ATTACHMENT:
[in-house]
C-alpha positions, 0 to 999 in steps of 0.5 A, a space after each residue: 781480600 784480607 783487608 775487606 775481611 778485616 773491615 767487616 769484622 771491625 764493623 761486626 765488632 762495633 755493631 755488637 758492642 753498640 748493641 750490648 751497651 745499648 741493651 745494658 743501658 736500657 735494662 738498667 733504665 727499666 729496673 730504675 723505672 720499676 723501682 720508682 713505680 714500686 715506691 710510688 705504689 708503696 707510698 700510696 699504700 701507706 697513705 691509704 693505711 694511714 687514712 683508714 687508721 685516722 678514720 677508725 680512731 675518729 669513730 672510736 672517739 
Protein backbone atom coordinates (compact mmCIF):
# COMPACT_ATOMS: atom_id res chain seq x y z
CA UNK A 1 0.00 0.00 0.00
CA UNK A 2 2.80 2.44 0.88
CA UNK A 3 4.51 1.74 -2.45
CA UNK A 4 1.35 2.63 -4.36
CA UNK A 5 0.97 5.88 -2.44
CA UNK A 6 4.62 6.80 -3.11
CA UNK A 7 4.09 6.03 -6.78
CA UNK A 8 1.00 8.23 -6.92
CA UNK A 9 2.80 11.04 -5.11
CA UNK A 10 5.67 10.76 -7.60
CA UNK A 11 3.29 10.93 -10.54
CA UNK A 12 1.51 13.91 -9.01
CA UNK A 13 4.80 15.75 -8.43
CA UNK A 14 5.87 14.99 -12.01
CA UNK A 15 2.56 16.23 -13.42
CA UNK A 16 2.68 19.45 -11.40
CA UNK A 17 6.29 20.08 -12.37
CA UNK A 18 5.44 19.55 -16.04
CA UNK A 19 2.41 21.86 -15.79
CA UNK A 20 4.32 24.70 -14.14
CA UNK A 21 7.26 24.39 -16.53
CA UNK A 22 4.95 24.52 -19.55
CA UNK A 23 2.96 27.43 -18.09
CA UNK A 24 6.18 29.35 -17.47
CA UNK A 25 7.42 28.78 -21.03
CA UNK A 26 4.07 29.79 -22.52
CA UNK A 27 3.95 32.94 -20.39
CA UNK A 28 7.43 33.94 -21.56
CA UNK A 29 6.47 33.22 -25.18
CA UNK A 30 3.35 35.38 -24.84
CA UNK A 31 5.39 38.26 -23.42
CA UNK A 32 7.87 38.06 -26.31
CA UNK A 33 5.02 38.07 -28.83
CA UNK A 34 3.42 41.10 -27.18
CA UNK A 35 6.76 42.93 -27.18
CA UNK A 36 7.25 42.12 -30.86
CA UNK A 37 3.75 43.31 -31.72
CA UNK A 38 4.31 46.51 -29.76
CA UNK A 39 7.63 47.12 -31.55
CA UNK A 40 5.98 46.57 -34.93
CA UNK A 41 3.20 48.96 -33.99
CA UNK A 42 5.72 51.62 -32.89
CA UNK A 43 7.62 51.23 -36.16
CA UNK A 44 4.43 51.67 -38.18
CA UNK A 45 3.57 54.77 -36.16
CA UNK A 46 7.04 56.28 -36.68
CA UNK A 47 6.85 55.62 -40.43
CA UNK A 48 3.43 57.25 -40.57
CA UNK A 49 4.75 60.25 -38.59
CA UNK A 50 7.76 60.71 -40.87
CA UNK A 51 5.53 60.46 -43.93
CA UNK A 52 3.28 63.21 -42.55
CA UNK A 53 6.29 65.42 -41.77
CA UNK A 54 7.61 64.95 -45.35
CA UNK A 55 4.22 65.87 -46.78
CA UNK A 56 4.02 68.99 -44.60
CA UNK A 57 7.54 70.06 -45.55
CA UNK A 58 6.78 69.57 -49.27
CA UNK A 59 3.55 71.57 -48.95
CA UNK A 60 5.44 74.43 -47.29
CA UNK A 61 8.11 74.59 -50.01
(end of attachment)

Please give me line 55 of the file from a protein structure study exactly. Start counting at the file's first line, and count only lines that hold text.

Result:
CA UNK A 51 5.53 60.46 -43.93